So, why does a nurse take vacation days to be a nurse?
Amy Smith of Rogersville, a nurse who practices at Monongalia General Hospital in Morgantown, W.Va., didn’t hesitate to answer: “It’s so worth it to go!”
Smith, 45, began a medical mission to Sudan Feb. 13 and returned Feb. 25. She is a veteran of such missions, traveling to places few of us would select as vacation destinations. She has been to Mexico three times, Tanzania two times, and the Dominican Republic, Trinidad and Honduras. She went on her first mission to Pibor, a county in southern Sudan in 2010, and fell in love with the people, especially the kids. She went back in 2011, but a planned trip last year kept getting cancelled because of the tribal violence.
The roots of the tribal conflict in Sudan are centuries deep, but it wasn’t until the 1960s that spears and machetes were traded in for automatic weapons, and what was once tribal one-upmanship between the small but fierce Merle tribe and the neighboring Dinka and Nuer tribes escalated into bloodbaths. Peace returned, but not for long. Luckily, this time it would be long enough for Smith to do some good.
We were fascinated by her spunk and commitment – as expressed in a story Sunday in this newspaper – to help people in Third World countries often ripped apart by civil war and abject poverty. She served people who would never receive medical attention were it not for the unselfish and humanitarian efforts of groups such as the Sudan Advocacy Action Forum.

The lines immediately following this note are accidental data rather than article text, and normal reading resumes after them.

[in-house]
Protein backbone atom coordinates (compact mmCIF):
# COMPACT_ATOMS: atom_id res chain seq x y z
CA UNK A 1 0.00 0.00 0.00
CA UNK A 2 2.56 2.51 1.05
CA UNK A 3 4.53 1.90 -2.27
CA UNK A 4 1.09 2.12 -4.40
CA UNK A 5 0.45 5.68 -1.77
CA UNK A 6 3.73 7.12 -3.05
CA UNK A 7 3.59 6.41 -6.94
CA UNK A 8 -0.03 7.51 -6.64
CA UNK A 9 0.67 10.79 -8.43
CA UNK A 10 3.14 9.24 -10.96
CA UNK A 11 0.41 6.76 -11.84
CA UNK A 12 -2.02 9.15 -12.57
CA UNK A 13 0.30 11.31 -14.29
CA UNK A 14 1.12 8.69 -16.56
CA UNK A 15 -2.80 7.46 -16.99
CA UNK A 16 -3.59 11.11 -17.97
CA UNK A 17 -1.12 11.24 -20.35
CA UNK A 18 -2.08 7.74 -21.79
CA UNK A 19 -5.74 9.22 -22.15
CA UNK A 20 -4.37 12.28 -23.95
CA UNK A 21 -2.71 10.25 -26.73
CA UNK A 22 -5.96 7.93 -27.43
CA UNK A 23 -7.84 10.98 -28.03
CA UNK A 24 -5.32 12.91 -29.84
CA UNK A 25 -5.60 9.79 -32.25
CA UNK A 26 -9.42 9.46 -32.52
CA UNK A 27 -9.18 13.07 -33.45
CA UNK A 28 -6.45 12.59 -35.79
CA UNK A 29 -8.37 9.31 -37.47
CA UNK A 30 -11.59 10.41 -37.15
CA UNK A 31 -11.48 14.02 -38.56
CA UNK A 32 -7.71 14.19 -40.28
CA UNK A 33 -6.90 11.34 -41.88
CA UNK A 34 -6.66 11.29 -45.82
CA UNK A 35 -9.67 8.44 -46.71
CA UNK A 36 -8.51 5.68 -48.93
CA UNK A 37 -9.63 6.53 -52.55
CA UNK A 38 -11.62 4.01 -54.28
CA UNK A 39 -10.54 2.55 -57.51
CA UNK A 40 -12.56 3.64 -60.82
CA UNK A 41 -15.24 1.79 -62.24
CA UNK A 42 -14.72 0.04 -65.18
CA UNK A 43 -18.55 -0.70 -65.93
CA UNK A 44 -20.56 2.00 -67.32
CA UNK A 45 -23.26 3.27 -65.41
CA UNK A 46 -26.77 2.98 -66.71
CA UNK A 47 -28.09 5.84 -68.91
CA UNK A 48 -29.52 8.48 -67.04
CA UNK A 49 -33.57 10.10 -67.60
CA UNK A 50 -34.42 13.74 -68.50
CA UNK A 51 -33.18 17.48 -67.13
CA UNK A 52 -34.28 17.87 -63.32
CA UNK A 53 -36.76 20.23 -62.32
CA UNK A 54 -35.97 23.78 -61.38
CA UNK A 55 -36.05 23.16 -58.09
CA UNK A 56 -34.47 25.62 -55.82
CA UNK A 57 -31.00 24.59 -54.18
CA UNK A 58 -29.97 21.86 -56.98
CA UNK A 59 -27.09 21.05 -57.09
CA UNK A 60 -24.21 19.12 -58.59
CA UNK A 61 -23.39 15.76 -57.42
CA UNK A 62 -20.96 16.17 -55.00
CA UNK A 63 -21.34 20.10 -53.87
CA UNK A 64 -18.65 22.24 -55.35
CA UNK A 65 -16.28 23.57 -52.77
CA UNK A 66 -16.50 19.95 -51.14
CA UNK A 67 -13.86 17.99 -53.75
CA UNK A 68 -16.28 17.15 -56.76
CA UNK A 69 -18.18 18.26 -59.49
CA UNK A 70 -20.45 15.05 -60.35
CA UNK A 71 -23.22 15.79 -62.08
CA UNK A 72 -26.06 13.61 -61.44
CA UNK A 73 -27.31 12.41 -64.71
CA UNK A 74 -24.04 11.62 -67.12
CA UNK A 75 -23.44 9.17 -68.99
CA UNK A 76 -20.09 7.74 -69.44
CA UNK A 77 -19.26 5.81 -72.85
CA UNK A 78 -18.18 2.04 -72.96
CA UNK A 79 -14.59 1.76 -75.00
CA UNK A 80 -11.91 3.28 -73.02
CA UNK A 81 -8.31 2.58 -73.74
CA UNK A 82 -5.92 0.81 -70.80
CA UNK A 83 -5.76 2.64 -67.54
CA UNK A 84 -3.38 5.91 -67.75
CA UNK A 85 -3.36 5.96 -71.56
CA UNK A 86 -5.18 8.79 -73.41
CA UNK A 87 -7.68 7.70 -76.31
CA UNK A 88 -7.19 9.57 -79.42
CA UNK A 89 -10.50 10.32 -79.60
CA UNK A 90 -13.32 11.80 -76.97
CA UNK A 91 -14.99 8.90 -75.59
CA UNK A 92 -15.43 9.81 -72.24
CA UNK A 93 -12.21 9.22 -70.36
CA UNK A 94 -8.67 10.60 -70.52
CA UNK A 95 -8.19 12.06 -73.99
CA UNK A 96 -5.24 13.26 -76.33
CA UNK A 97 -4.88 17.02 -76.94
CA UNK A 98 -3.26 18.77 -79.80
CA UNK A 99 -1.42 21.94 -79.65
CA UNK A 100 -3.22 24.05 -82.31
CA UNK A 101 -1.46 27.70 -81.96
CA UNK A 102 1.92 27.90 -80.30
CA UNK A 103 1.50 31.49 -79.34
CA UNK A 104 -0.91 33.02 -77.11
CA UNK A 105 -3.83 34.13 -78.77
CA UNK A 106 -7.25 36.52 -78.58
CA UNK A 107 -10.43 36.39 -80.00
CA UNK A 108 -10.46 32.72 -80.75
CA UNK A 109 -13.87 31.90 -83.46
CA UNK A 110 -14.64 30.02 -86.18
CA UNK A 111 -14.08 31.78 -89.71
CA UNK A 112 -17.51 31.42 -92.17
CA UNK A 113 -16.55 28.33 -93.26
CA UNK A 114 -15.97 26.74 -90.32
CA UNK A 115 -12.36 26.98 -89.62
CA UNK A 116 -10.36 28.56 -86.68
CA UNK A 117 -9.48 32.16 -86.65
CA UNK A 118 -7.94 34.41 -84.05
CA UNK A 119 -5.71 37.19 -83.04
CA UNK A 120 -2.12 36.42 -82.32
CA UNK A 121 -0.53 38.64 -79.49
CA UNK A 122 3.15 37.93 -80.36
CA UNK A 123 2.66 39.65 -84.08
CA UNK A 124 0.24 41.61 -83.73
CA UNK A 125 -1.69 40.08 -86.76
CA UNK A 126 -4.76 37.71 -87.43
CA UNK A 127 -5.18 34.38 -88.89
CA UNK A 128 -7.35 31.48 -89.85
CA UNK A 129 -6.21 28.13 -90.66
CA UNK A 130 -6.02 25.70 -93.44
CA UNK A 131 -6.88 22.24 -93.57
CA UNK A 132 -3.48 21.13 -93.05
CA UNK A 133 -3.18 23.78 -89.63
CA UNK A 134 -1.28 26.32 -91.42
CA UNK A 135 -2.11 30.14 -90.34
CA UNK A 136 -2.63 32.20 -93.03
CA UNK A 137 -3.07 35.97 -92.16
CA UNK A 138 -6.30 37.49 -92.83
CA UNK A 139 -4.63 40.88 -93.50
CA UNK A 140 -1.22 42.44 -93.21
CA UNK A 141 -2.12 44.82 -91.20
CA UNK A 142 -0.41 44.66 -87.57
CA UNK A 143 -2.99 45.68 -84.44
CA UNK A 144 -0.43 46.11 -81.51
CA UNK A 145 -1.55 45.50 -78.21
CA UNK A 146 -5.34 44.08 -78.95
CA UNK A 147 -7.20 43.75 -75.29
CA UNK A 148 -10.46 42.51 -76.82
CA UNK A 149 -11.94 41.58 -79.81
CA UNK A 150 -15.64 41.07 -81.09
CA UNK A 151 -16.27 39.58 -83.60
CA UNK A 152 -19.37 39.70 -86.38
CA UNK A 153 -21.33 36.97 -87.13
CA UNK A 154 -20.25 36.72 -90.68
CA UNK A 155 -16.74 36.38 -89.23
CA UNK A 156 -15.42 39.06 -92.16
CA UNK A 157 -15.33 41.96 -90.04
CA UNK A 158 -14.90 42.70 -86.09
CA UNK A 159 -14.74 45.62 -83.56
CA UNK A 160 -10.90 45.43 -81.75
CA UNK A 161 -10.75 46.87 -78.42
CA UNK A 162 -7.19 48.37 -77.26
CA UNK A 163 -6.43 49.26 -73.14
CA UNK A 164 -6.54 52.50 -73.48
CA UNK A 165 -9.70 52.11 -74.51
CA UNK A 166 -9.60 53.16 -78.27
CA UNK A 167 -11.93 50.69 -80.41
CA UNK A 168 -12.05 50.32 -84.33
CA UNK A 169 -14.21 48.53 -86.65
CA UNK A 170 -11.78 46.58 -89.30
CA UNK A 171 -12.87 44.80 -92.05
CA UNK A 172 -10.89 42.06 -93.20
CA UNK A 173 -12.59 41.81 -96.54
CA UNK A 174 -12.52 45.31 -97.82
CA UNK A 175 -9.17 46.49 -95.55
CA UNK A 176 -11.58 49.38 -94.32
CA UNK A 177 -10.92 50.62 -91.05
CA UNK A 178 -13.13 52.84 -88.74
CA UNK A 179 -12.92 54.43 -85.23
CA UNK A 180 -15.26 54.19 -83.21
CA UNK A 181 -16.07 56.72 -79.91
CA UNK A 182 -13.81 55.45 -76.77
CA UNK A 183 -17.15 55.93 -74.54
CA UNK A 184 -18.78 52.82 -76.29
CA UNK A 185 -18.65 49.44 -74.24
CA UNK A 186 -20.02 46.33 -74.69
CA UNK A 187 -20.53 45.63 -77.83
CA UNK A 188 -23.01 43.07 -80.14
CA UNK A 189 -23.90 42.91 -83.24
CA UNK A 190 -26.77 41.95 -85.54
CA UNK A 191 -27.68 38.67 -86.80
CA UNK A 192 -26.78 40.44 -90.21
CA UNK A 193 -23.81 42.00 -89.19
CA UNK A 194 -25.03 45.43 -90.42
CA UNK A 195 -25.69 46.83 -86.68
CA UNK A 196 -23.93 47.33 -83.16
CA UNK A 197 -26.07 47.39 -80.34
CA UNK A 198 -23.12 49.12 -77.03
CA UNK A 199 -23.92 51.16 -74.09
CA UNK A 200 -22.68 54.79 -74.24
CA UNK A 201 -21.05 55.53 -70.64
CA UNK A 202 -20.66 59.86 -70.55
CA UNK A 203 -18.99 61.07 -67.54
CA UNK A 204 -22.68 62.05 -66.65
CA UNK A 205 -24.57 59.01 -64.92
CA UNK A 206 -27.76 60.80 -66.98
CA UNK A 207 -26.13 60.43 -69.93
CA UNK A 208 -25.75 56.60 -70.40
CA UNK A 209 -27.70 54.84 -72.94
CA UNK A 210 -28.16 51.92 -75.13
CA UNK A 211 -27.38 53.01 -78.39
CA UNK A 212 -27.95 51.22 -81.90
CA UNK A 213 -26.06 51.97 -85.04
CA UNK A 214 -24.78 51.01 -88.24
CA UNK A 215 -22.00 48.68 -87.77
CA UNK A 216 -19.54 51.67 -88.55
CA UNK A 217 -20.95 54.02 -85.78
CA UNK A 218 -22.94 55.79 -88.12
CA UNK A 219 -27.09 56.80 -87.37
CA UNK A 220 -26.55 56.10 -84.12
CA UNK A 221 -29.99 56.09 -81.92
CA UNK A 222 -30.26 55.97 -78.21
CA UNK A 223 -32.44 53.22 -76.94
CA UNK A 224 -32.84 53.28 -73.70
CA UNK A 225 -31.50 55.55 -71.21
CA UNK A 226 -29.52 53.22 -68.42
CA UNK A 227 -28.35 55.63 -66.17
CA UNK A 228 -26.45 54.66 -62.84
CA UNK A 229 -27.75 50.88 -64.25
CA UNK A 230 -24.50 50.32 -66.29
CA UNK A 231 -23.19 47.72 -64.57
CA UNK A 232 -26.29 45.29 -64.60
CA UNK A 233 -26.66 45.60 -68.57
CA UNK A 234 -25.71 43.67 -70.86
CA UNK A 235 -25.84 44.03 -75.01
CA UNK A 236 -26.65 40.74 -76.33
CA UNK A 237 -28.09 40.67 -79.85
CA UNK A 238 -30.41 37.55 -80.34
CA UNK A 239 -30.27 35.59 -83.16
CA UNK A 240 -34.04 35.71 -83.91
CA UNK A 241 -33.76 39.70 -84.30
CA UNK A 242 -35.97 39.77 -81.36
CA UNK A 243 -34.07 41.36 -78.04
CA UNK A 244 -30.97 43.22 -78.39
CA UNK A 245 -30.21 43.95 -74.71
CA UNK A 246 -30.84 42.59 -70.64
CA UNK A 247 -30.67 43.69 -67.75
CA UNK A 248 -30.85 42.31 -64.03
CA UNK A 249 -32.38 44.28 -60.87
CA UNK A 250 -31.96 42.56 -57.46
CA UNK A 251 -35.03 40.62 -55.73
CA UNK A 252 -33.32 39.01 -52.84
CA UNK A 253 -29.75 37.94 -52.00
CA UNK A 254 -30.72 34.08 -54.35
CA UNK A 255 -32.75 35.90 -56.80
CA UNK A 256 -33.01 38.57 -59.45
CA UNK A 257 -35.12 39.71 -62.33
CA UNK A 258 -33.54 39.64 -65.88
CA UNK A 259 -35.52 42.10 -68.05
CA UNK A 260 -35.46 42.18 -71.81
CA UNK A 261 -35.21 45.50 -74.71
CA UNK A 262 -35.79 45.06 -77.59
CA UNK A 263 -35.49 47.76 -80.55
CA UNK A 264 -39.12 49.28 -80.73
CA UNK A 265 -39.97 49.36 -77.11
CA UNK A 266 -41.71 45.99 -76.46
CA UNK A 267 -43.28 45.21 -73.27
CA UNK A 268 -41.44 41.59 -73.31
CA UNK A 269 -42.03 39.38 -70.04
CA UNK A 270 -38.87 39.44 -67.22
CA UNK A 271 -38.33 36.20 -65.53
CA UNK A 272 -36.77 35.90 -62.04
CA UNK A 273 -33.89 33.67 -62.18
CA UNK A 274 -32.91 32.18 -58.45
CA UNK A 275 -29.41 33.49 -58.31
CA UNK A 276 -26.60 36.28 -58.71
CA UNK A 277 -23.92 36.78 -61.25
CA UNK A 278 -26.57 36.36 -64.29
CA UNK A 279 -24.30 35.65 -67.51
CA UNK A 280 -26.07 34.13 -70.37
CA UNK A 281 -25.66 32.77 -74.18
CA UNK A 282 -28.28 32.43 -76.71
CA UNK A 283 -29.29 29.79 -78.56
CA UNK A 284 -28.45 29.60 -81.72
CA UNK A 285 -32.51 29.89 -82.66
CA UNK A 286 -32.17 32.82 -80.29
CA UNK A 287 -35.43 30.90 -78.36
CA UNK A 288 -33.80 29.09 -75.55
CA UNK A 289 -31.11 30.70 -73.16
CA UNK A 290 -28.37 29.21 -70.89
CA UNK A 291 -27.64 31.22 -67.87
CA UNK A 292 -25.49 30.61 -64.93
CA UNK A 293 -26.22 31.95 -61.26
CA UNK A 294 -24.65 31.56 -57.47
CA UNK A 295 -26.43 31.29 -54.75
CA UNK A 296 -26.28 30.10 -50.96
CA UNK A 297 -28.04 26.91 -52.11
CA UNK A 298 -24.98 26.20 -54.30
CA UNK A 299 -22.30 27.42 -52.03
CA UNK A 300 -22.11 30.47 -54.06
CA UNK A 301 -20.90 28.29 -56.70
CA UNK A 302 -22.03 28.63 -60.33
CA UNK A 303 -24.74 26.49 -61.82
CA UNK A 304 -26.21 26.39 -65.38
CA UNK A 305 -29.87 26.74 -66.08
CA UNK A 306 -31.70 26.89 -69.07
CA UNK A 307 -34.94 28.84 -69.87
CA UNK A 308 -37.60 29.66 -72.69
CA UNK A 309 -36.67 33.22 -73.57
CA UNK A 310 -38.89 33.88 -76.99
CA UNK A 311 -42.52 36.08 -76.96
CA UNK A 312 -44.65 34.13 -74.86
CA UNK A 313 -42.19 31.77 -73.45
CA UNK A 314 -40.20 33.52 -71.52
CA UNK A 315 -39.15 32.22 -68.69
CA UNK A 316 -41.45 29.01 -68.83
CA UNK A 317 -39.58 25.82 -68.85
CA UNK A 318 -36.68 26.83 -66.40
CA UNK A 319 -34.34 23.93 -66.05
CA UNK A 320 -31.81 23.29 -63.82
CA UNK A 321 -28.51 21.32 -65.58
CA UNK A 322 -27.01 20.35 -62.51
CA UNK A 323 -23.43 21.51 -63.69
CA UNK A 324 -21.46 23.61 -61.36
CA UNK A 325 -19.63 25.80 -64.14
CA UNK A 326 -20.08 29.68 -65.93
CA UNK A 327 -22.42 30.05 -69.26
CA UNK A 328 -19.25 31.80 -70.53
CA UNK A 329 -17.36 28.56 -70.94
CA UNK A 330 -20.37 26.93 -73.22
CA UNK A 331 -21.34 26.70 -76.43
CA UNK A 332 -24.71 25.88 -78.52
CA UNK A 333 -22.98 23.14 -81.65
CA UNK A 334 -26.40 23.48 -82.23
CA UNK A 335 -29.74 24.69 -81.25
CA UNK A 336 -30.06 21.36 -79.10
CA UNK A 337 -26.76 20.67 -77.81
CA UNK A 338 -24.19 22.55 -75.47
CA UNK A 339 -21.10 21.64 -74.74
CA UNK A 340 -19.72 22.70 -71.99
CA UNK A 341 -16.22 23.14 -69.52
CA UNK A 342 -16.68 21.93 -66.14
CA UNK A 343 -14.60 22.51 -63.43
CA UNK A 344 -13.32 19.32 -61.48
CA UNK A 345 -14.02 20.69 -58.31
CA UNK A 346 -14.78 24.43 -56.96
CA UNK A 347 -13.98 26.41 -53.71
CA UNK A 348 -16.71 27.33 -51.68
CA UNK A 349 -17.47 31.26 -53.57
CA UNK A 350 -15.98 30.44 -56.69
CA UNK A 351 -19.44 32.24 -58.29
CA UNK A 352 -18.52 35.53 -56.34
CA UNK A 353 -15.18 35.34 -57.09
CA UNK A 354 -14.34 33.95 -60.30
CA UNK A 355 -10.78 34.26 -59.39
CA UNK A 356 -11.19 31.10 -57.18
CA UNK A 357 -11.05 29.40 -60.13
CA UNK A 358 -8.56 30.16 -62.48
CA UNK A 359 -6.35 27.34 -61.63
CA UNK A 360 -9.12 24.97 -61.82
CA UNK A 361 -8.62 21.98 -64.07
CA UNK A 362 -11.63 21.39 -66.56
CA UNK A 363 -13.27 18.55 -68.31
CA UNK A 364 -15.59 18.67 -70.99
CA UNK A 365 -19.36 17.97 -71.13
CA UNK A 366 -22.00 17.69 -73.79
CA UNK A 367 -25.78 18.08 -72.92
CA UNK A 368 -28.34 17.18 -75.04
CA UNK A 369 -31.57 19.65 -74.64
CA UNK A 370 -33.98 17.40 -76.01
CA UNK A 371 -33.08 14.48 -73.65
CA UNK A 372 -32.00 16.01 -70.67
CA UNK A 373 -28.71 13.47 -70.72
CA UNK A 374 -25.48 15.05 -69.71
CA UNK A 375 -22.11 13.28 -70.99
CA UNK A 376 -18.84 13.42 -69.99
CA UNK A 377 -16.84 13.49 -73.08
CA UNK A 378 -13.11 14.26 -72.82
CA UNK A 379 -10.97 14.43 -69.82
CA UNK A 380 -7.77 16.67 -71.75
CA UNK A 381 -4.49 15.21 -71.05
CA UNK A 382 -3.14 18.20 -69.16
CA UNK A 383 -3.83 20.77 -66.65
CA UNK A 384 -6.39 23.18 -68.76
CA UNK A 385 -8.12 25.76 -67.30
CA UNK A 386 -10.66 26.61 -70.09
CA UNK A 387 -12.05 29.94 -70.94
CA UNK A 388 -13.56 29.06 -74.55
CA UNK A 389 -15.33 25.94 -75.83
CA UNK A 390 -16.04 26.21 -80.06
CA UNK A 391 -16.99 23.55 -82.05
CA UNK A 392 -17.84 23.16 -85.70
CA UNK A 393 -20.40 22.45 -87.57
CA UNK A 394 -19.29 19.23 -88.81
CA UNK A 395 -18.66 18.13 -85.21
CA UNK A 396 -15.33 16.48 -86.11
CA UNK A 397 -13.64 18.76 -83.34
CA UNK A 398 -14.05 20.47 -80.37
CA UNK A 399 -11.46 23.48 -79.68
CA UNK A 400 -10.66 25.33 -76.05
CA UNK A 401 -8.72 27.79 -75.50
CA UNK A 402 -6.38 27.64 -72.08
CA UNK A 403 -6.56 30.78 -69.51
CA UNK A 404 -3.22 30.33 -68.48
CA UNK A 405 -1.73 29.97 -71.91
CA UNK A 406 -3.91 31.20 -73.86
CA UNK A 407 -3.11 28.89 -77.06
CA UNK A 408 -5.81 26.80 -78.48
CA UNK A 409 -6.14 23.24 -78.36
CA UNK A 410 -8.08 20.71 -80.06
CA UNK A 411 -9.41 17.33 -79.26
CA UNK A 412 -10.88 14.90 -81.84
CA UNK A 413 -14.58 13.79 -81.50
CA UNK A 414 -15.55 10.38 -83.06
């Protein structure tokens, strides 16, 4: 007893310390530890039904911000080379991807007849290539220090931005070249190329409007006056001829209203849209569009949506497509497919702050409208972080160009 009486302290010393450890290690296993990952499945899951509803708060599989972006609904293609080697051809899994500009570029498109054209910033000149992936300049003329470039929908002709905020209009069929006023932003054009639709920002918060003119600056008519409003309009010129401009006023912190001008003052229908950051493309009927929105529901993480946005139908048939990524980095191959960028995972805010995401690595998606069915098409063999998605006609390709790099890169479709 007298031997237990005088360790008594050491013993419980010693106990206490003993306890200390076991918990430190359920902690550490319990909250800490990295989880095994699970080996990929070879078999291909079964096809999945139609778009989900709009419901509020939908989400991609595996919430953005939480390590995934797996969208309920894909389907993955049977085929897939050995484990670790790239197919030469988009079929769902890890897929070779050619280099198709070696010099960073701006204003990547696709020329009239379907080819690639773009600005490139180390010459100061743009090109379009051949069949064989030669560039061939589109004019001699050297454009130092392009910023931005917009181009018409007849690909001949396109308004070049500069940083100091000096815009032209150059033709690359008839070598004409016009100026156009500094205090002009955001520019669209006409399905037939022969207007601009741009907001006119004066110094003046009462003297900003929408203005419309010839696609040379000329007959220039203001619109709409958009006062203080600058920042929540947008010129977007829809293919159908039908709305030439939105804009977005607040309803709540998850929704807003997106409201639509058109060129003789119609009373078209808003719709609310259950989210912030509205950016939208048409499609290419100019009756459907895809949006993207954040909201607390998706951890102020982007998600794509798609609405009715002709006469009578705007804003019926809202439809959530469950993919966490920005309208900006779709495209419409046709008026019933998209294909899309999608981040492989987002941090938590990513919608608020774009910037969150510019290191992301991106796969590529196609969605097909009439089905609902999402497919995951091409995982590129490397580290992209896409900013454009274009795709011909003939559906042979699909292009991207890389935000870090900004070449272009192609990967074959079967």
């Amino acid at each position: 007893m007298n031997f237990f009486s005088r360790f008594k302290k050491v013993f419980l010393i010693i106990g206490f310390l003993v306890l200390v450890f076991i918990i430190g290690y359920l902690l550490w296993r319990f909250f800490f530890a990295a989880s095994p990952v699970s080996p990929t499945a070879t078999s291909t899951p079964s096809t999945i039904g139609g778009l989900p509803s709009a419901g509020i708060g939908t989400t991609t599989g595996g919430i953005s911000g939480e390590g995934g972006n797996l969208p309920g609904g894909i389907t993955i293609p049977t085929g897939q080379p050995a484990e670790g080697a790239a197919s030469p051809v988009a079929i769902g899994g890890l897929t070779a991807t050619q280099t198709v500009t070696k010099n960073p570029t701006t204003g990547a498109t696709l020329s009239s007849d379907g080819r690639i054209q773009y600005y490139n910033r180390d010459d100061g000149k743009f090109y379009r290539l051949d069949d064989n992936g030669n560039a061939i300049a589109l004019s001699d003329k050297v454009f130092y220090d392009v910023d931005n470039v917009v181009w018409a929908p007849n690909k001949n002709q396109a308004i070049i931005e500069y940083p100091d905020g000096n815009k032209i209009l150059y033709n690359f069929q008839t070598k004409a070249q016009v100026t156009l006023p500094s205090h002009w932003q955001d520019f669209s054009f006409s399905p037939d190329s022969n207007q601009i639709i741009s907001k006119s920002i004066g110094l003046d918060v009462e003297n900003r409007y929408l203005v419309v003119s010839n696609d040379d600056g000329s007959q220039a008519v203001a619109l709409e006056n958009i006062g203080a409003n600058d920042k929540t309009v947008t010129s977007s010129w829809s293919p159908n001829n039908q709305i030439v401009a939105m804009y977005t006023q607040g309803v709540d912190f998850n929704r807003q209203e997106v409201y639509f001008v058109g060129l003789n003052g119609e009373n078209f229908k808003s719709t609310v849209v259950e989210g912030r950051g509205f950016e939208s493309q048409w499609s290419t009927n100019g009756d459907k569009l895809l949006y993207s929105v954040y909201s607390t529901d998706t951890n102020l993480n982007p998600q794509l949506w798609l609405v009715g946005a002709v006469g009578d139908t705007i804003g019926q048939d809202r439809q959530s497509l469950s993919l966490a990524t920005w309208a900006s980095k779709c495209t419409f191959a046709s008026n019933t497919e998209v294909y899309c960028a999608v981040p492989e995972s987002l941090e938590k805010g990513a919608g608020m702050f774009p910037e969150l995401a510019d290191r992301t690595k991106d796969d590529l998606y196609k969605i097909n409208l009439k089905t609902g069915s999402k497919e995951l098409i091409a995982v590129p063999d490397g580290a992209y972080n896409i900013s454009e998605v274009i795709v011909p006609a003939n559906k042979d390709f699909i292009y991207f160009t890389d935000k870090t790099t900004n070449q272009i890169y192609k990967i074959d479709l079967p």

We recognize not everyone is cut out to pick up and trek off to faraway lands to help people in need. Yet, we cannot say enough about Smith’s courage and dedication. She indeed makes Greene County proud.
But, again, we ask the question: Why leave the relative safety of being a nurse in Morgantown for a war zone? It’s a hard question for anyone who hasn’t done it to answer. Smith explained, though, that being a nurse helps.
She graduated from Waynesburg College with a degree in nursing in 1990, worked in local hospitals and delivered end-of-life care for the grandparents who had cared for her. After their deaths, she started working equally hard to alleviate the suffering and maladies of those in poverty in other lands. Along the way, Smith has cataloged her adventures in photos that include images of her hugging a shy little barefoot girl in a bright pink dress, meeting a nearly 7-foot tall Dinka tribesman, and encountering soldiers who came to the clinic to be treated, sitting next to their weapons with watchful faces.
We would urge schools in Greene county or any organization in need of a speaker, to contact Smith to let her tell her stories in person. Education goes far beyond the classroom and we can think of no better way to inform an audience about what is going on in the “real world” than for Smith to stand up and tell it like it is.